November 19, 2013

NSFW & TRIGGER WARNING: At 1:42, Ariana Klay's husband, Ben, describes parts of the actual court case that use pretty strong language. The entire piece goes into detail about the trauma she faced from her assailants and from the military court.

H/T Adam Mordecai

As the military continues to insist that its leaders should be allowed to continue deciding when and how to prosecute sexual assault, two Marine veterans spoke at a press conference in support of Senator Kirsten Gillibrand's bill putting those prosecution decisions in the hands of actual legal experts. According to Ben Klay, a former active-duty Marine and reservist, the current system "gives commanders who do not have an interest in proving the worst failures of their commands the authority to decide whether those failures happened. They cannot be impartial nor can those who work for them be."

Klay's voice quivered with rage as he spoke, and with good reason. His wife Ariana was raped in 2009 after being transferred to what she described as "a command where harassment was common and condoned."

She continued on to say of her commanders:

"... incentives were as much to deny the problem as they were to retaliate against those who might choose to report [...] He decided, in writing, that calling officers sluts and whores was not harassment, and that any harassment was deserved because of what I wore or that I'd complained about it. It was the retaliation and condoning of harassment that I believe made those who harmed me feel protected and encouraged."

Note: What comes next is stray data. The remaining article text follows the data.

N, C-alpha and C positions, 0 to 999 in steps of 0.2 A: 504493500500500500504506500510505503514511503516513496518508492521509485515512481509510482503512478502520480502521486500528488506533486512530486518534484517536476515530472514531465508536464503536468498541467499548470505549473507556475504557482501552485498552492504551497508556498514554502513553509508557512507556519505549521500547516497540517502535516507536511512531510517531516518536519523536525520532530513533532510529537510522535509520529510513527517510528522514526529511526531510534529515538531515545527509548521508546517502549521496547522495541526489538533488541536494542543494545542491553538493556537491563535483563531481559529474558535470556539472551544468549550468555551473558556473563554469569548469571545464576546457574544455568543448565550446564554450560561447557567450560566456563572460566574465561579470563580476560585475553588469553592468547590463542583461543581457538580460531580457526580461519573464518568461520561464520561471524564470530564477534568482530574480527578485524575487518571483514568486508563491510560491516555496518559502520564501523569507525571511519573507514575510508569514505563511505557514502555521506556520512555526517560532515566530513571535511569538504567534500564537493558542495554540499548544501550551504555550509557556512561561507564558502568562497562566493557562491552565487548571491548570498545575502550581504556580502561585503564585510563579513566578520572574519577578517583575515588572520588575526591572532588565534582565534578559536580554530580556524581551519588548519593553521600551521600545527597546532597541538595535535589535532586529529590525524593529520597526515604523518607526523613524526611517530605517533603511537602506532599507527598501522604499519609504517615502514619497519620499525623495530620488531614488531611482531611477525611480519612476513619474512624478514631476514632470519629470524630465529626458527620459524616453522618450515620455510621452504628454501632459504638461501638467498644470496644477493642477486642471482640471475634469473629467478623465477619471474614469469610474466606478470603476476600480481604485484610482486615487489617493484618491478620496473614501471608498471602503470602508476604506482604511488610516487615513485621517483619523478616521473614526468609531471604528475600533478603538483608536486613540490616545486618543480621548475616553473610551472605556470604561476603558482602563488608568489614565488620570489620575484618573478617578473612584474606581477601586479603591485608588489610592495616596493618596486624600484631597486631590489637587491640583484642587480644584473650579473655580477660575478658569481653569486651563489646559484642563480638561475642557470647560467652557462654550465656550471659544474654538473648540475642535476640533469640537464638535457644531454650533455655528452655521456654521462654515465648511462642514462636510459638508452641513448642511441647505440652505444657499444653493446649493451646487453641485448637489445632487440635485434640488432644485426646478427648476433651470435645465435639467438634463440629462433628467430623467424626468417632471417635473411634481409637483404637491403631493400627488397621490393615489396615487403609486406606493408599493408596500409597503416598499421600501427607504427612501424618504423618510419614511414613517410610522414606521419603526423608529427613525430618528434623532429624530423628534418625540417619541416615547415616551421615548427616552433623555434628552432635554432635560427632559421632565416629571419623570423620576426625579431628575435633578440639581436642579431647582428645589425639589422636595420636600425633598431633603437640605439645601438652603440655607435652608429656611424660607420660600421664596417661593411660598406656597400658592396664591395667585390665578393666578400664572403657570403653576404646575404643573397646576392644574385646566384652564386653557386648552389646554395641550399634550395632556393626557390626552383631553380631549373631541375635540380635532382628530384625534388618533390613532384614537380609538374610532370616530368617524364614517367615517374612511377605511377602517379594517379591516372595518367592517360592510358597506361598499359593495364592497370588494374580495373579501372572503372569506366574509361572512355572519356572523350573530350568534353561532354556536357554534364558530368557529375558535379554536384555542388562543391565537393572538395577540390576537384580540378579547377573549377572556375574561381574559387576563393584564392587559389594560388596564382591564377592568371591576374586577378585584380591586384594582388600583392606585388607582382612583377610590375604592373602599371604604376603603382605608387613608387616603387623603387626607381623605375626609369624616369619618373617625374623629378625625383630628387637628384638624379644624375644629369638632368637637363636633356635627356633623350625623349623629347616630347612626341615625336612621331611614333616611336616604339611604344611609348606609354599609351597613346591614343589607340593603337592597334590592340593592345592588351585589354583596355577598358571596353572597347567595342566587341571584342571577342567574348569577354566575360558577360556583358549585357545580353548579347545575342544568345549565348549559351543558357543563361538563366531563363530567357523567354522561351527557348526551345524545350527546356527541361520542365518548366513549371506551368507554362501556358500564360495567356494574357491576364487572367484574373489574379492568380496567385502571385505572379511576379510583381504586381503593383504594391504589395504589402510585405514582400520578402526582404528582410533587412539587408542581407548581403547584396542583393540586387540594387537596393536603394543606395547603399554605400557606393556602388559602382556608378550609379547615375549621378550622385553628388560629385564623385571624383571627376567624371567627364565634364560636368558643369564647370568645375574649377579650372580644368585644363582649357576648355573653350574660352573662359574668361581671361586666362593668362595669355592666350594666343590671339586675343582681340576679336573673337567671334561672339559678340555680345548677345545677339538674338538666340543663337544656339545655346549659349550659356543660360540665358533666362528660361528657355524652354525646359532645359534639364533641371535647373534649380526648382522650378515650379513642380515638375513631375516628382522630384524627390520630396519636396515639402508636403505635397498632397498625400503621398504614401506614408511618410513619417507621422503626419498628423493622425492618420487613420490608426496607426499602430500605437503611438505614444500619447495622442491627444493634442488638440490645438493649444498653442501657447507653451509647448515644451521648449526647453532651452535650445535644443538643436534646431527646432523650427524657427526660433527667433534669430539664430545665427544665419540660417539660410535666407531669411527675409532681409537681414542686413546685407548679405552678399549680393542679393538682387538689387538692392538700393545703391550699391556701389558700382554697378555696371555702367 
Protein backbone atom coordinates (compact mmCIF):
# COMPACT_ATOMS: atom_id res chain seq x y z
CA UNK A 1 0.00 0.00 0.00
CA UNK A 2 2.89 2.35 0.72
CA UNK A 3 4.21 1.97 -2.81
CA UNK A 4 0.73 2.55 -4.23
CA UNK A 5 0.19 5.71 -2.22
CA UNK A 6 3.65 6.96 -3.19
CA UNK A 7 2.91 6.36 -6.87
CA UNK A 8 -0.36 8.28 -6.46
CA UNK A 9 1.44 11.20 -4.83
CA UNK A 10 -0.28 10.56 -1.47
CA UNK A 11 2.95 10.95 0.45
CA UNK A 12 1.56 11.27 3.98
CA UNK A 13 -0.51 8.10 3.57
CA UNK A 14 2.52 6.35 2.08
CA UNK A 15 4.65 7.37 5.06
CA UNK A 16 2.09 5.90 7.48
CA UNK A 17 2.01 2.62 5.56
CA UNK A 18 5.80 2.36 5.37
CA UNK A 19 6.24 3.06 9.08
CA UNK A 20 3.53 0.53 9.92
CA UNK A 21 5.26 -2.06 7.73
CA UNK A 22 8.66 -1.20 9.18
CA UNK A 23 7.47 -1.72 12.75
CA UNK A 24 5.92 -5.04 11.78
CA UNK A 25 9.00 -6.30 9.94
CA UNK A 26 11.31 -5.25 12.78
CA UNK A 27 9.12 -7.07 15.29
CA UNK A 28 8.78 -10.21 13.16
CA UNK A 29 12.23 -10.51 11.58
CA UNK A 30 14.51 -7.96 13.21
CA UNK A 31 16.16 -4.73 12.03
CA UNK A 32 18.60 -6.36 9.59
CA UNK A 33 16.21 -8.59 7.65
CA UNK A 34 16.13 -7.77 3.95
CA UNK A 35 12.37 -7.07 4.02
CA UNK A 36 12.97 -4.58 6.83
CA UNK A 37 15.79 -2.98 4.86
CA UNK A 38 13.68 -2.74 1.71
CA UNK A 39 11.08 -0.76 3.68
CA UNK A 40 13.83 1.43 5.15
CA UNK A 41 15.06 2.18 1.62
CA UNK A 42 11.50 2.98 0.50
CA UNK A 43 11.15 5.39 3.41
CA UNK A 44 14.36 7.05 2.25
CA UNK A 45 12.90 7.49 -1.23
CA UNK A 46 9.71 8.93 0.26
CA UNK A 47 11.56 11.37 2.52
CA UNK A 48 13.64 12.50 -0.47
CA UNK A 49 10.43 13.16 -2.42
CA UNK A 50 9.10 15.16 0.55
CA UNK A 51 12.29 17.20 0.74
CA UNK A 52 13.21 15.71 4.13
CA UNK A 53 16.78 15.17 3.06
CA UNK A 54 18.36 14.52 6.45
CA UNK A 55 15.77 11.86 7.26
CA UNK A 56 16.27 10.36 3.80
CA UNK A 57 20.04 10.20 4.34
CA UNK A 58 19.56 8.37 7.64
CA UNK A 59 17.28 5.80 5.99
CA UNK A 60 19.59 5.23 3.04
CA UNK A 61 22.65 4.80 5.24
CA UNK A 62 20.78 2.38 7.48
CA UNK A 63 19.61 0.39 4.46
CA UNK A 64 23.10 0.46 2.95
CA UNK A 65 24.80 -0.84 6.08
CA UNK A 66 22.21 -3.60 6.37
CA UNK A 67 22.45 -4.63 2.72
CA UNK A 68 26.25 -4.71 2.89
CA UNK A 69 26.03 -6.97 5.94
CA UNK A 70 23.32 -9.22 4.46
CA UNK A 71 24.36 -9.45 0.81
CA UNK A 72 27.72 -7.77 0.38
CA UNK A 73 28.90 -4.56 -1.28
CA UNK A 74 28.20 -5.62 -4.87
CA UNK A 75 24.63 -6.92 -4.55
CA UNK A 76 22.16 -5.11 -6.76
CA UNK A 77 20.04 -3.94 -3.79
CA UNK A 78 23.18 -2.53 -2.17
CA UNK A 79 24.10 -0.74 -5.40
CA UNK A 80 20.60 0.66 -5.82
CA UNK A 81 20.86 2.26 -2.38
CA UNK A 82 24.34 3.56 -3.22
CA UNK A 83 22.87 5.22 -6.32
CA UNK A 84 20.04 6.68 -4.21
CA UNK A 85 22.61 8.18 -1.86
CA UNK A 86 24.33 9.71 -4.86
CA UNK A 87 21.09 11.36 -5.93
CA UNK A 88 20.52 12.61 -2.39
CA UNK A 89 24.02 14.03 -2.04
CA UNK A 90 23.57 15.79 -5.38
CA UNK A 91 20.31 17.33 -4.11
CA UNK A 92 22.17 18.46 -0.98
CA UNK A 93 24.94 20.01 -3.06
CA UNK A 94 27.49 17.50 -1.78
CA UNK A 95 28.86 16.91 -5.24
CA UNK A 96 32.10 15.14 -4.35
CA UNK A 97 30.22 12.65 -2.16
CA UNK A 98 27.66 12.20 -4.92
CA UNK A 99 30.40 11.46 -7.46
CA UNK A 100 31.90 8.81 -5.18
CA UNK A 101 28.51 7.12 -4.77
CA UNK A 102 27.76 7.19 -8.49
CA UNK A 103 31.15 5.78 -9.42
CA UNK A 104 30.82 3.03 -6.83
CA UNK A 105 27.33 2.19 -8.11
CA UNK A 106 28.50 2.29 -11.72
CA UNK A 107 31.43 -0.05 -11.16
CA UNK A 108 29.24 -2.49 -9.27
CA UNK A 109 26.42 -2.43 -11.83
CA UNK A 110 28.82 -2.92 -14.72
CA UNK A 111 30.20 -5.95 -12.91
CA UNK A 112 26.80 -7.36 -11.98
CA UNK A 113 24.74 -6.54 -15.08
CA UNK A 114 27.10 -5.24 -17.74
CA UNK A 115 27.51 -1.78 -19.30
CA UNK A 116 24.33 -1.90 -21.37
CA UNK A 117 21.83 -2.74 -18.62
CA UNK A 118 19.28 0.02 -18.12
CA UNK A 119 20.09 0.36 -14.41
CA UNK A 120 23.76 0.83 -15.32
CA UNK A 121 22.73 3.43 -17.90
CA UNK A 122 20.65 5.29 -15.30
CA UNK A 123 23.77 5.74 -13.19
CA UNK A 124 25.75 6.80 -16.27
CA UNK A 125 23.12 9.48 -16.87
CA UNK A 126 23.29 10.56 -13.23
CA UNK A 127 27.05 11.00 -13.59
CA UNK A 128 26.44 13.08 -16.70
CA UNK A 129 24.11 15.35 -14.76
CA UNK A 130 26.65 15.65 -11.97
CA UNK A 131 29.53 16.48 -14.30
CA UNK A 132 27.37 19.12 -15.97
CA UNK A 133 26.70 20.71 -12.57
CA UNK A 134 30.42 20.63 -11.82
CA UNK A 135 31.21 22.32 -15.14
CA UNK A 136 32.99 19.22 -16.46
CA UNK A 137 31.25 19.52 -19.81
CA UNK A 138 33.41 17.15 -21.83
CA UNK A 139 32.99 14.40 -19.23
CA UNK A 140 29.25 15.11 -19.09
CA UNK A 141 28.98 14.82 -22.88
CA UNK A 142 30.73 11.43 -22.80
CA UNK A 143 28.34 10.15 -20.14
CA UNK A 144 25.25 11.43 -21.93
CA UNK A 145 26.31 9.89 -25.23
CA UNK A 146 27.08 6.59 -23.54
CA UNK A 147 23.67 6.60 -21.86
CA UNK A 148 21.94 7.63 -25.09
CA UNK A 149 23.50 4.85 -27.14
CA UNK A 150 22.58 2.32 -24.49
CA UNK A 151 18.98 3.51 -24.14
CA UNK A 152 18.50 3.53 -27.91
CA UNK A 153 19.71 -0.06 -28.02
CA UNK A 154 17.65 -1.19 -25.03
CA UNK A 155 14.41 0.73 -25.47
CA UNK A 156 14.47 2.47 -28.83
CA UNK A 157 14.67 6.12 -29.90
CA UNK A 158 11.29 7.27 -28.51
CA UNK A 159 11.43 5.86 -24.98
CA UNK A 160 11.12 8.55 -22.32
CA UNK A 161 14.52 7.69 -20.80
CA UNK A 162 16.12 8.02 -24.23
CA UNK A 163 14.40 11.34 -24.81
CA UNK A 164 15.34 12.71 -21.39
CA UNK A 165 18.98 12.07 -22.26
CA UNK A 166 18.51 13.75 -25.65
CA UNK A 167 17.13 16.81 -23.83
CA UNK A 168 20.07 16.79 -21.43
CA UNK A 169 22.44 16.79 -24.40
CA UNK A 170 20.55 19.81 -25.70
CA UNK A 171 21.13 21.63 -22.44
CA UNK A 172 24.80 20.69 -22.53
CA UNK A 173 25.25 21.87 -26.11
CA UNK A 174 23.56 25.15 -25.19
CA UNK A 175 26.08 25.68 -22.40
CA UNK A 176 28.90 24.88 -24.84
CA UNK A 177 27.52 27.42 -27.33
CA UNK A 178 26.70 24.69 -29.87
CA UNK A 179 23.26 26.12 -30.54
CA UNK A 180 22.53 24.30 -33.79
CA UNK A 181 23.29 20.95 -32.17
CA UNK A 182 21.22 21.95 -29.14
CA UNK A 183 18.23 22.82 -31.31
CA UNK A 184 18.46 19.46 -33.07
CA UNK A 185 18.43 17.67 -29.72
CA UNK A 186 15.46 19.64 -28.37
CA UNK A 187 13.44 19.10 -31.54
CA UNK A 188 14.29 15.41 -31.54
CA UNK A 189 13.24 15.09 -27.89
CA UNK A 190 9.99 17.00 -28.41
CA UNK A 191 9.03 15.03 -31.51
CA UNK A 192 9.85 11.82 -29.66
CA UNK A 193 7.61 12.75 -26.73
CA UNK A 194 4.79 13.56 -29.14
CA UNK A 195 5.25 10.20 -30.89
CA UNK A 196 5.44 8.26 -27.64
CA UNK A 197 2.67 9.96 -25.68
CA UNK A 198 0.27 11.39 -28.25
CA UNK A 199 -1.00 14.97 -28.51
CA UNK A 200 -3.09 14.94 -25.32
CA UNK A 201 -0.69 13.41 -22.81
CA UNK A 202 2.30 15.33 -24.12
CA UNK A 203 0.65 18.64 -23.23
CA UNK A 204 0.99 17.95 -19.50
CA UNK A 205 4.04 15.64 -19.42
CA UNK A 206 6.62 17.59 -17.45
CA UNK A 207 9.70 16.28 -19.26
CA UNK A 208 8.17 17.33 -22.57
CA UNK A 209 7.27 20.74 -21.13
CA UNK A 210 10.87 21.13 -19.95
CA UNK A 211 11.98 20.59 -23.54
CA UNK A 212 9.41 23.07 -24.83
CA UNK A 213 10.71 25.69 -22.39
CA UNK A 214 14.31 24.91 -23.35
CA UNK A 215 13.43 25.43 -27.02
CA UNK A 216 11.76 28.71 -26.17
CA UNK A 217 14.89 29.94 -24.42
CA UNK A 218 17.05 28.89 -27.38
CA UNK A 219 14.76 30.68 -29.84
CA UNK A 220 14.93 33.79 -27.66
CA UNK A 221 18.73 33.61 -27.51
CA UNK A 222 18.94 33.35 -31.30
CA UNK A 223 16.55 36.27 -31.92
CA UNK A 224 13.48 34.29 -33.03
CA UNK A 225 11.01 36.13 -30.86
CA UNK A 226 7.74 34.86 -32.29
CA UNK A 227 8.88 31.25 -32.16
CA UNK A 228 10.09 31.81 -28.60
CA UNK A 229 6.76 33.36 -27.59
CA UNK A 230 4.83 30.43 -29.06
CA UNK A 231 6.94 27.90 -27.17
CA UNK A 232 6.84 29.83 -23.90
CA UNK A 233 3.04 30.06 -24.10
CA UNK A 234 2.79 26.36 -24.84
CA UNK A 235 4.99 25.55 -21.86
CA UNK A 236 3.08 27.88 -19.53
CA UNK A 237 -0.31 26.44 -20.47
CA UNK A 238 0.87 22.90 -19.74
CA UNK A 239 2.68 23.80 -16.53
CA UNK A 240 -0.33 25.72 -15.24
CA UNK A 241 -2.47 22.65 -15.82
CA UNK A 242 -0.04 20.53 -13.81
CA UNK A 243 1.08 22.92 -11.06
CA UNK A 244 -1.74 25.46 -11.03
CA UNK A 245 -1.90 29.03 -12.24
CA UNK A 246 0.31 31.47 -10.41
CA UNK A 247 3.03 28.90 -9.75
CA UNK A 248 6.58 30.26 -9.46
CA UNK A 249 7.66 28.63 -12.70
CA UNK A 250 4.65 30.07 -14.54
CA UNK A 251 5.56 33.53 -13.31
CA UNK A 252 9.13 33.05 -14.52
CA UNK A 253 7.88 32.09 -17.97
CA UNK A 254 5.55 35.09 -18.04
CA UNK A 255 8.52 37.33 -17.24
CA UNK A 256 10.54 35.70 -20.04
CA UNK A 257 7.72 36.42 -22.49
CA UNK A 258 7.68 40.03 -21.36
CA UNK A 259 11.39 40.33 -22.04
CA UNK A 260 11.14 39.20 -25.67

Ariana Klay was retaliated against when she reported being assaulted; she said "the humiliation of the retaliation was worse than the assault, because it was sanctioned from the same leaders I once would have risked my life for." As for the prosecution of her rapists, according to her husband Ben it was treated as "a distraction," a characterization the gruesome details he relates fully support:

"It is organized to be that way. Military justice is a secondary duty for a commander. Something he didn't sign up for and a distraction from his mission to fight wars. Imagine a business executive who runs a company and has to oversee the prosecution of felons who perform valuable work for him. He'd be as interested in prosecuting as commanders are, and his workers would be confident about what they could get away with."

The military leadership's response to Gillibrand's effort to get these decisions put in the hands of people trained in the law, tasked specifically with dealing with sexual assault and other crimes, and not implicated in the environments that embolden rapists, is this:

Pentagon and service leaders would rather "address this problem inside the institution," according to Defense Department spokesman George Little.

"We think we can work this internally."

The military has proven time and again that no, they cannot "work this internally." The case of Lavena Johnson alone is proof of this, as the military still insists that her death was a "suicide." Or listen to the survivors who speak in the documentary "The Invisible War."

In 2010, 108,121 veterans screened positive for military sexual trauma, and 68,379 had at least one Veterans Health Administration outpatient visit for related conditions. Also in 2010, The Department of Defense processed reports of 3,198 new assaults but estimated the actual number of assaults to be closer to 19,000. However, these reports only resulted in convictions against 244 perpetrators.

The military has failed to protect its own, and it has punished them for seeking justice. It's clear that the only way to serve justice is to take its enforcement out of the hands of the commanders.

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